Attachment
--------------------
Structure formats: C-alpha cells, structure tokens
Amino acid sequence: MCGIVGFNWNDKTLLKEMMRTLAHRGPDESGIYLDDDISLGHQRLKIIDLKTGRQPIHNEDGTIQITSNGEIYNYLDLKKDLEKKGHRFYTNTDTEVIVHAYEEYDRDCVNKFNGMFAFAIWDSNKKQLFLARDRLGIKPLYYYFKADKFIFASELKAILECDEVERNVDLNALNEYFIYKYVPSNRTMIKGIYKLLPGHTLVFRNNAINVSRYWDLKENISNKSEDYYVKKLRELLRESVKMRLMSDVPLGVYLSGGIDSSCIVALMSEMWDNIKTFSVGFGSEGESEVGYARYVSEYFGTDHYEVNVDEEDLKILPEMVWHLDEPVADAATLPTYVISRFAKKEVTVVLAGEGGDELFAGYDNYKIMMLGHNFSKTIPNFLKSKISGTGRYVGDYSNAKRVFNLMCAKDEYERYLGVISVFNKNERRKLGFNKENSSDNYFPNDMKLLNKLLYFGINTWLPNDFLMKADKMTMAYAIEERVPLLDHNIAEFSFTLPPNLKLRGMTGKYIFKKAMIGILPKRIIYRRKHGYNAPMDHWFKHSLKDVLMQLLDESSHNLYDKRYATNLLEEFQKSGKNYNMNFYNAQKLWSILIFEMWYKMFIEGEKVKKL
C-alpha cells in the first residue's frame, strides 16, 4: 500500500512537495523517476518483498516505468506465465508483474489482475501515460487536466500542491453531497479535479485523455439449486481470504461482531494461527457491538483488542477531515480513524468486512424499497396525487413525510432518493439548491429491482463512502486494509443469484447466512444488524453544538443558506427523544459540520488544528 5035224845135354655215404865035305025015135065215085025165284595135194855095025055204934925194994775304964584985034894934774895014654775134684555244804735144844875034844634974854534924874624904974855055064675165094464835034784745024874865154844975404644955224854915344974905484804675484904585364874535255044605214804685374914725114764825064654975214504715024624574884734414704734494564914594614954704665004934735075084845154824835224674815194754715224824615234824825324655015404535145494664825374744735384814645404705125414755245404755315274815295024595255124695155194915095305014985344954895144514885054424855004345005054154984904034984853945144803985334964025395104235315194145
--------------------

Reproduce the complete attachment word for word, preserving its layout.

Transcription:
Structure formats: C-alpha cells, structure tokens
Amino acid sequence: MCGIVGFNWNDKTLLKEMMRTLAHRGPDESGIYLDDDISLGHQRLKIIDLKTGRQPIHNEDGTIQITSNGEIYNYLDLKKDLEKKGHRFYTNTDTEVIVHAYEEYDRDCVNKFNGMFAFAIWDSNKKQLFLARDRLGIKPLYYYFKADKFIFASELKAILECDEVERNVDLNALNEYFIYKYVPSNRTMIKGIYKLLPGHTLVFRNNAINVSRYWDLKENISNKSEDYYVKKLRELLRESVKMRLMSDVPLGVYLSGGIDSSCIVALMSEMWDNIKTFSVGFGSEGESEVGYARYVSEYFGTDHYEVNVDEEDLKILPEMVWHLDEPVADAATLPTYVISRFAKKEVTVVLAGEGGDELFAGYDNYKIMMLGHNFSKTIPNFLKSKISGTGRYVGDYSNAKRVFNLMCAKDEYERYLGVISVFNKNERRKLGFNKENSSDNYFPNDMKLLNKLLYFGINTWLPNDFLMKADKMTMAYAIEERVPLLDHNIAEFSFTLPPNLKLRGMTGKYIFKKAMIGILPKRIIYRRKHGYNAPMDHWFKHSLKDVLMQLLDESSHNLYDKRYATNLLEEFQKSGKNYNMNFYNAQKLWSILIFEMWYKMFIEGEKVKKL
C-alpha cells in the first residue's frame, strides 16, 4: 500500500512537495523517476518483498516505468506465465508483474489482475501515460487536466500542491453531497479535479485523455439449486481470504461482531494461527457491538483488542477531515480513524468486512424499497396525487413525510432518493439548491429491482463512502486494509443469484447466512444488524453544538443558506427523544459540520488544528 5035224845135354655215404865035305025015135065215085025165284595135194855095025055204934925194994775304964584985034894934774895014654775134684555244804735144844875034844634974854534924874624904974855055064675165094464835034784745024874865154844975404644955224854915344974905484804675484904585364874535255044605214804685374914725114764825064654975214504715024624574884734414704734494564914594614954704665004934735075084845154824835224674815194754715224824615234824825324655015404535145494664825374744735384814645404705125414755245404755315274815295024595255124695155194915095305014985344954895144514885054424855004345005054154984904034984853945144803985334964025395104235315194145